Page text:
So what happened was that in the cases where multiple stations share a WMO id number, my program used temperature data from just the last station associated with that WMO number with valid data for a given year/month.

However, that goof actually *improved* the results over what you would get with a true "dumb average", as Kevin C discovered when he went to reimplement my routine in Python.

It turns out that many temperature stations have random data gaps. So what happened is in cases where multiple stations share a single WMO id, my routine quite accidentally "filled in" missing data from one station with valid data from other stations. That had the effect of crudely merging data from very-closely-spaced clusters of stations, reducing the overweighting problem associated with dumb-averaging, and reducing the impact of big data gaps in single-station data on baseline and anomaly computations.

Kevin C demonstrated that a true "dumb average" gives significantly worse results that what I computed.

So I went back and tried a little experiment. I changed my code so that the temperature data for all stations sharing a single WMO id were properly averaged together to produce a single temperature time-series for each WMO id.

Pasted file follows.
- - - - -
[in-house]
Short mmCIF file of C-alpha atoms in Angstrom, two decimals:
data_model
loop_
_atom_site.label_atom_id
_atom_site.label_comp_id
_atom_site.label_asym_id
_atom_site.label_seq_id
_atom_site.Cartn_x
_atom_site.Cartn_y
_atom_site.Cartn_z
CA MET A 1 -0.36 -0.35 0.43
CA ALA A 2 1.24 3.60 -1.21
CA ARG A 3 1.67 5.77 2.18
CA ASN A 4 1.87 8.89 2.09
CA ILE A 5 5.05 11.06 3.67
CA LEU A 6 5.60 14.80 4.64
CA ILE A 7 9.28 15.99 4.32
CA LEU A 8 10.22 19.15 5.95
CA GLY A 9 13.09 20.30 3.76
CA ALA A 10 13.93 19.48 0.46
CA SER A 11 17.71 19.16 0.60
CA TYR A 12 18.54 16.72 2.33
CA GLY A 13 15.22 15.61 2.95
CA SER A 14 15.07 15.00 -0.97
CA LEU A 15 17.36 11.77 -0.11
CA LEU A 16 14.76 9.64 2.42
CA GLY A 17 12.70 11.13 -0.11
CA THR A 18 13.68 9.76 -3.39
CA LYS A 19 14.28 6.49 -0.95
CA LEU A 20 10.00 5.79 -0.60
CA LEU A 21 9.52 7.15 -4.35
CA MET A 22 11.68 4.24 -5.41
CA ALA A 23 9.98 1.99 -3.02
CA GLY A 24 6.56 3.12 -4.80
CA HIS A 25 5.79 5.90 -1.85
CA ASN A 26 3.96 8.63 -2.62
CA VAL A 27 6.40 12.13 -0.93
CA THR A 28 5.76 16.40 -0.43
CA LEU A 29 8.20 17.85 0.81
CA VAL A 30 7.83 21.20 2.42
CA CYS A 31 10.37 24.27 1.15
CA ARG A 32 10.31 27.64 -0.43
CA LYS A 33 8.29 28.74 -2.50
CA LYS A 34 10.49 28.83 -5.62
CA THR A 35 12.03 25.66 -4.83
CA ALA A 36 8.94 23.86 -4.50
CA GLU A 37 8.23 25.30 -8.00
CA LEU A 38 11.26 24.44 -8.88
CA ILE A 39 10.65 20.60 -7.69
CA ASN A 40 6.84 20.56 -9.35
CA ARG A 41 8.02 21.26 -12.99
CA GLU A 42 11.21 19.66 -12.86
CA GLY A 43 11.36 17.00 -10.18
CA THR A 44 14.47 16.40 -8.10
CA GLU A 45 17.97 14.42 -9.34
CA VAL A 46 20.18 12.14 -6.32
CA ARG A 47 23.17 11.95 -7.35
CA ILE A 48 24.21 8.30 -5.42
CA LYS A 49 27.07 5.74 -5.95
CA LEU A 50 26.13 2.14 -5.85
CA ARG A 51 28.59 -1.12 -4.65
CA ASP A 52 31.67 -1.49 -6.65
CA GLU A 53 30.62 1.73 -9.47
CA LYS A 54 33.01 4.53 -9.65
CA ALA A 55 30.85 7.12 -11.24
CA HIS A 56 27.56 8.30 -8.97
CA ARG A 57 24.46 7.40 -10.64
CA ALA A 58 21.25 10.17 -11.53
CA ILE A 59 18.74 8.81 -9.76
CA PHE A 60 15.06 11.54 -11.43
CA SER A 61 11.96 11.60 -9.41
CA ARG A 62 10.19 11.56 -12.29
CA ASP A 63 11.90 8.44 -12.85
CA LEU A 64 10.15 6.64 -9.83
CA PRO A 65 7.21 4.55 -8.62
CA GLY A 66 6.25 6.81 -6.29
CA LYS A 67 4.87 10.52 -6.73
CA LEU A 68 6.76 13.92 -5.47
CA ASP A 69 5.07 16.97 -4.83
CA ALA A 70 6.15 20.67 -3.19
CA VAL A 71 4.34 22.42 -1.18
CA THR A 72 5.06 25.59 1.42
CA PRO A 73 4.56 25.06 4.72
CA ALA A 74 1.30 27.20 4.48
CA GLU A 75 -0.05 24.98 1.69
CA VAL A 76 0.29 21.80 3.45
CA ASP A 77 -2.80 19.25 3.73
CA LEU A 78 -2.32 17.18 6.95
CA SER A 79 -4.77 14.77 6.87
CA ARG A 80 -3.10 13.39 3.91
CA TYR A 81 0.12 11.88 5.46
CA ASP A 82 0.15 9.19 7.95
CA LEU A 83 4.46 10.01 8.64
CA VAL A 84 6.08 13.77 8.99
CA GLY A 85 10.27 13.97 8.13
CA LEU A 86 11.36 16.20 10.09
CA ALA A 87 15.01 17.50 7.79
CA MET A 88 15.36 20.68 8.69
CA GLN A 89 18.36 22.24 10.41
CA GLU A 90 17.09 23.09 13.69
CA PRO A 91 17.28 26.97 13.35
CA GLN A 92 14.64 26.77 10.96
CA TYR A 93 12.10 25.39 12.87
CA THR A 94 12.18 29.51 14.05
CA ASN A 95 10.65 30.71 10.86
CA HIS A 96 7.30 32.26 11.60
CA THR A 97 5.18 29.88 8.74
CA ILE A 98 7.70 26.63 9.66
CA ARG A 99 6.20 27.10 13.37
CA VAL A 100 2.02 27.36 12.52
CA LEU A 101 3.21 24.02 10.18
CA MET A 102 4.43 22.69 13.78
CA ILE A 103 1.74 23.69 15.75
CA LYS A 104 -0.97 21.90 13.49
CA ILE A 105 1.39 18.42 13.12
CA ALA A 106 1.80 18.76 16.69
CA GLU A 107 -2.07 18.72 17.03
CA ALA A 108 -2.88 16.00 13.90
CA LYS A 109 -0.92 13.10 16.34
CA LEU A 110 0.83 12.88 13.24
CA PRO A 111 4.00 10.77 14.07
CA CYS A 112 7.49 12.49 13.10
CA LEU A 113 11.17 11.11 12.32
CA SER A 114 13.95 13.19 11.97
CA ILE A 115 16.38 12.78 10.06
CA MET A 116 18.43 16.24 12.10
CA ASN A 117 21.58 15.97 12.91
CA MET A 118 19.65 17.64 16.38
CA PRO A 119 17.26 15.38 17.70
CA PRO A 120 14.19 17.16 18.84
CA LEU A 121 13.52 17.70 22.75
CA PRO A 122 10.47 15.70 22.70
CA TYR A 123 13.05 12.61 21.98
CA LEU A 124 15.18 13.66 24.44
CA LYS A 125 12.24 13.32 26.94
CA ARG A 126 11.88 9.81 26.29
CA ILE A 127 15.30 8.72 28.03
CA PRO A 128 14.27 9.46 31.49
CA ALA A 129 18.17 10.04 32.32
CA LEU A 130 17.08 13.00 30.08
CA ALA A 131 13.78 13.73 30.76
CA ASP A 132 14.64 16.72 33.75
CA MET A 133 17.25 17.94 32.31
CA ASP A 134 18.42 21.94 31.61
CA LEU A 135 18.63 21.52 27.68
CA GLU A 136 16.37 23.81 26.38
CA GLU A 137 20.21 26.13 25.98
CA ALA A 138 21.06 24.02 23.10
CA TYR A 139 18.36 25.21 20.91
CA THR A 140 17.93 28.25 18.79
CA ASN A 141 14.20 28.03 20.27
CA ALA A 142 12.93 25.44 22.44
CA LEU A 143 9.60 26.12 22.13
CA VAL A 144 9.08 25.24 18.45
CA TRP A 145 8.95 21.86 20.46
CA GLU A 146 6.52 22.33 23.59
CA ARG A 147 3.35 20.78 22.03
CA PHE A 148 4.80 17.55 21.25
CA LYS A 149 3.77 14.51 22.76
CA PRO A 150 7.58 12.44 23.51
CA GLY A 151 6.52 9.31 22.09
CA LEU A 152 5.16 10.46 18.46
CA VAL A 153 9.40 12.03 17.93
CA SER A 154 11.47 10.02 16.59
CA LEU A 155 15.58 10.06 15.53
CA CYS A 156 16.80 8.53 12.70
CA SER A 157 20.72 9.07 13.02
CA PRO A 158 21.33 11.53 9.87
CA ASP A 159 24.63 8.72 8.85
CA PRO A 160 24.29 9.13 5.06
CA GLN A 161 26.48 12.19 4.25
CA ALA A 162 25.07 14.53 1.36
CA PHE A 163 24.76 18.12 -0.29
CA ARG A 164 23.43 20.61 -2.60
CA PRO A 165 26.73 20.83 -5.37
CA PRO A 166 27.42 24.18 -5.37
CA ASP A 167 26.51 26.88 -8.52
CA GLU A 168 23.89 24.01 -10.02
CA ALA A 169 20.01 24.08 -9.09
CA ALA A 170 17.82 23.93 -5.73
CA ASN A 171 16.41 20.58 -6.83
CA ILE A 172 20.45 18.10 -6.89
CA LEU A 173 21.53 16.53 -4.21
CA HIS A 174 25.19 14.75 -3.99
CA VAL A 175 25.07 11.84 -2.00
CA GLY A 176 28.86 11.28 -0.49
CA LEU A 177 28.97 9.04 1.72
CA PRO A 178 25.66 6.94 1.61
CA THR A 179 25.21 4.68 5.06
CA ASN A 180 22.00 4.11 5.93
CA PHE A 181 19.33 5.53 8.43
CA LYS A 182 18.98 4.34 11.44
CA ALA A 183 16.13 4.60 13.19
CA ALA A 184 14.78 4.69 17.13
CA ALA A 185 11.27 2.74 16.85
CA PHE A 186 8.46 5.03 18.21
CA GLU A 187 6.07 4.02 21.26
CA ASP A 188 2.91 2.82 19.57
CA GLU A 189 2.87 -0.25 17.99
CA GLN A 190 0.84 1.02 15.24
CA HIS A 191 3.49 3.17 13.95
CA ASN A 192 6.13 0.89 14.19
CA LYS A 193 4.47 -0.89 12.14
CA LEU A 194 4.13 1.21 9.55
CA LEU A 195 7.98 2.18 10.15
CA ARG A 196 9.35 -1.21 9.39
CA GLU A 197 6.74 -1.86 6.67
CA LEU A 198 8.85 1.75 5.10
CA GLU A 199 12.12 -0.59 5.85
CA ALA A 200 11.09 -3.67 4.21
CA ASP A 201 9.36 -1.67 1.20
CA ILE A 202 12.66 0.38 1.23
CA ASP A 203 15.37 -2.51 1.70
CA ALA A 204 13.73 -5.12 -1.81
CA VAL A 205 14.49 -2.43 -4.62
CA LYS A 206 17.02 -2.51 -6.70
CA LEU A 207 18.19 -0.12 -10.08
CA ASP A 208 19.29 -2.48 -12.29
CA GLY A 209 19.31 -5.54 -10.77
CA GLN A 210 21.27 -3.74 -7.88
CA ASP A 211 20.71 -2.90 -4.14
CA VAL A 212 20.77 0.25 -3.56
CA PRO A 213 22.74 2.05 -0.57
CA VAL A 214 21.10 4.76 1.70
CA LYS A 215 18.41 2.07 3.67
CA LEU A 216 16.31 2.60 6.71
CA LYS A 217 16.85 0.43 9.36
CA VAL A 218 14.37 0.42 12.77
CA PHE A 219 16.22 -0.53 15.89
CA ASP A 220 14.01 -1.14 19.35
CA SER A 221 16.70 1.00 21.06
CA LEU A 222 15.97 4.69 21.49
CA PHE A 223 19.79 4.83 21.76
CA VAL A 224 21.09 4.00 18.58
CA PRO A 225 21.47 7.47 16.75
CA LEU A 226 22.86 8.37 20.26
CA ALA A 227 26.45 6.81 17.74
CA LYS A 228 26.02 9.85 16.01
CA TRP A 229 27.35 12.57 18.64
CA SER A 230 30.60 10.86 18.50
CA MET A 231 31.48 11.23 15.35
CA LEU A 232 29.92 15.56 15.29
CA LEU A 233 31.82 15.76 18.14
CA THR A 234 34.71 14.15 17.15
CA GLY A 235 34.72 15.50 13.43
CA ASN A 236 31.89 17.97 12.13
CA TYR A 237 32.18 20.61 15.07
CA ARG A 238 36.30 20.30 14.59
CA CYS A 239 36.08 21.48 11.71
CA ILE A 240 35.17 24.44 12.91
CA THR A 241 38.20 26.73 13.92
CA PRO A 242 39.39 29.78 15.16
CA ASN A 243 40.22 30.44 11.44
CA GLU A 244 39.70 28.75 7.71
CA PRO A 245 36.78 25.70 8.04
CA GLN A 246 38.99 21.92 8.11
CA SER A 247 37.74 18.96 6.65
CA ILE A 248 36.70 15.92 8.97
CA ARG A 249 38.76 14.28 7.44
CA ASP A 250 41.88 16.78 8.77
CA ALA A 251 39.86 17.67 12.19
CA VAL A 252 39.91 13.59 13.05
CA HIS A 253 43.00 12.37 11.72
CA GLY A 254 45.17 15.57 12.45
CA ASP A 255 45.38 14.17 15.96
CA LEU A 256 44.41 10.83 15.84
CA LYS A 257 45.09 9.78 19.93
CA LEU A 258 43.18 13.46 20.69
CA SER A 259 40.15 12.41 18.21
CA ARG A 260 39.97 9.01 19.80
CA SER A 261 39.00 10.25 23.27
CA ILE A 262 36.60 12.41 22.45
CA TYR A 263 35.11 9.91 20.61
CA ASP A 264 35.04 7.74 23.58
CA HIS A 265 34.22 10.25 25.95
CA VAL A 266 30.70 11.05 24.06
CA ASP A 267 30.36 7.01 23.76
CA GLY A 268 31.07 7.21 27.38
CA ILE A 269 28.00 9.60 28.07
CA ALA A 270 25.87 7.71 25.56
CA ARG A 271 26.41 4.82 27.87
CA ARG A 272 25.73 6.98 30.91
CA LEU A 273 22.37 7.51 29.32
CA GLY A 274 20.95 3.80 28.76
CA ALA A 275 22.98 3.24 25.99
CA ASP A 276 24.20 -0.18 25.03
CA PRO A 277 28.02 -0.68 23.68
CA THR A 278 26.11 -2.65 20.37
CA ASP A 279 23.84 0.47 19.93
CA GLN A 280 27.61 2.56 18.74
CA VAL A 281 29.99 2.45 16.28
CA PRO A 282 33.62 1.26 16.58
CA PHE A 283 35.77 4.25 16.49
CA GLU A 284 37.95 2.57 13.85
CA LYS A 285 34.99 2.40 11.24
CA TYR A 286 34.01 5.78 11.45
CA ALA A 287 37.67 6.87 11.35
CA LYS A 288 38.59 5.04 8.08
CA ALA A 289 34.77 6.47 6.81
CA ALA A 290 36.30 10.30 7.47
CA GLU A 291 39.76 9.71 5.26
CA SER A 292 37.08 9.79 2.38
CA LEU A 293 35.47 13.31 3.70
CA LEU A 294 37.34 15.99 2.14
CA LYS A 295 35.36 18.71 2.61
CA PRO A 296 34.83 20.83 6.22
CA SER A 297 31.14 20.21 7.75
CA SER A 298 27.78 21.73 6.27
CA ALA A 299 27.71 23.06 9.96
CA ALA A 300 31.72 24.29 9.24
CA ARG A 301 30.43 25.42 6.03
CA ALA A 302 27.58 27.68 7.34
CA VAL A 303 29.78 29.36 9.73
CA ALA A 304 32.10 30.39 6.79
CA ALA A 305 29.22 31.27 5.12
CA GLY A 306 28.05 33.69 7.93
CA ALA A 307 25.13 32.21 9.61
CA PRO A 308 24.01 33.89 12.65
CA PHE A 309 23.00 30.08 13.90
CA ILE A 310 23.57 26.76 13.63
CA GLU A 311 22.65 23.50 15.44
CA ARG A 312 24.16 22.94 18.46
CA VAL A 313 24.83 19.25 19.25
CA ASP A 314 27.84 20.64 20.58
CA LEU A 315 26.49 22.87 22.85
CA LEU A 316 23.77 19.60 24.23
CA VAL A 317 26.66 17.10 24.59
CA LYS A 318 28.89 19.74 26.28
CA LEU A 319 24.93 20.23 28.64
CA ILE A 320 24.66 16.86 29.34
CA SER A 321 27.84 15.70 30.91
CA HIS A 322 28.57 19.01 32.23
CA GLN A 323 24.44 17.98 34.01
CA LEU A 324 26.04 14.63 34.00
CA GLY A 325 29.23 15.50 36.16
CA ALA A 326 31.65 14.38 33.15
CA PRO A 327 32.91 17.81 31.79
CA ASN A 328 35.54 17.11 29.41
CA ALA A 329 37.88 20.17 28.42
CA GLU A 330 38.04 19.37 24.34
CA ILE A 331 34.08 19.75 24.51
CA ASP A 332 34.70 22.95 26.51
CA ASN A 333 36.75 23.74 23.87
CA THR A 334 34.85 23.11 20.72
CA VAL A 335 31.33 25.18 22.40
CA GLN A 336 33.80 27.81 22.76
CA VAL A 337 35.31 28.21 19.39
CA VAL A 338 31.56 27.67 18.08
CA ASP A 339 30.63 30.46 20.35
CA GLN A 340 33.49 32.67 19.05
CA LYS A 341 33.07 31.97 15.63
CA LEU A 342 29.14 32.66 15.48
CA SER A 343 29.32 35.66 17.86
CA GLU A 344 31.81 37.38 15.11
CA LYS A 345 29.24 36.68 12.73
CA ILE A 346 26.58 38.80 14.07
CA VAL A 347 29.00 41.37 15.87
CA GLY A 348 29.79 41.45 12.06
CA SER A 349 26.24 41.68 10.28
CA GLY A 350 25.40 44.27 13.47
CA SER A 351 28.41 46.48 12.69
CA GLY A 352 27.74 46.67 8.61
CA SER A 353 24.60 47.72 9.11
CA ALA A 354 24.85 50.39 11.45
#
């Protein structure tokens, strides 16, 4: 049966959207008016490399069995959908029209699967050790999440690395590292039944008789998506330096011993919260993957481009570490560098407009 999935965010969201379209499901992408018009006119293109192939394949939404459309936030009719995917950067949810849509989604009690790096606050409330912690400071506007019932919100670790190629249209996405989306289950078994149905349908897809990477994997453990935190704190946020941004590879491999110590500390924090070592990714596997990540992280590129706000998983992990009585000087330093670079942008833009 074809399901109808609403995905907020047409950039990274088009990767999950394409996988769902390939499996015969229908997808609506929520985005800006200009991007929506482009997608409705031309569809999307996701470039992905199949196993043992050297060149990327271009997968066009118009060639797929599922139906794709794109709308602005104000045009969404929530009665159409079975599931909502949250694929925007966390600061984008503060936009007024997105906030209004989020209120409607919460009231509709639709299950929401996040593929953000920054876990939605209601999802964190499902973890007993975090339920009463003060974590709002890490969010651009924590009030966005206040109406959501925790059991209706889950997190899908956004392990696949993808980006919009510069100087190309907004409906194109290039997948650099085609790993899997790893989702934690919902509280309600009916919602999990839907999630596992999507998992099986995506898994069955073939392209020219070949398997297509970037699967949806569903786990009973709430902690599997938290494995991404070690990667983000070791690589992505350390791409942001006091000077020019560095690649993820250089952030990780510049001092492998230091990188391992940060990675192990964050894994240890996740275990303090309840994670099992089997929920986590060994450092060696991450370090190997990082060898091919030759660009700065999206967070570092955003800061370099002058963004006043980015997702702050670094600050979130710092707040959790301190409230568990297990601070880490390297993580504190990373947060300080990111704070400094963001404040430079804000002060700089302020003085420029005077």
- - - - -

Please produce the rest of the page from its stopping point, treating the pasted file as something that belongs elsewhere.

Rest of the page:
When I did that, my results improved significantly! The differences in the results for raw vs. "adjusted" GHCN were reduced noticeably, showing an even better match between raw and adjusted temperature data.

So quite by accident, I stumbled on a method considerably simpler than proper gridding that still gives pretty decent results!

This turned out to be a quite accidental demonstration of the robustness of the surface temperature record! I misinterpreted the GHCN data format and still got results darned close to NASA's "Northern Latitudes" index.

I'd like to say, "I meant to do that", but instead I should say thanks to Kevin C for uncovering my dumb mistake. 


UPDATE 2 (2011/01/28)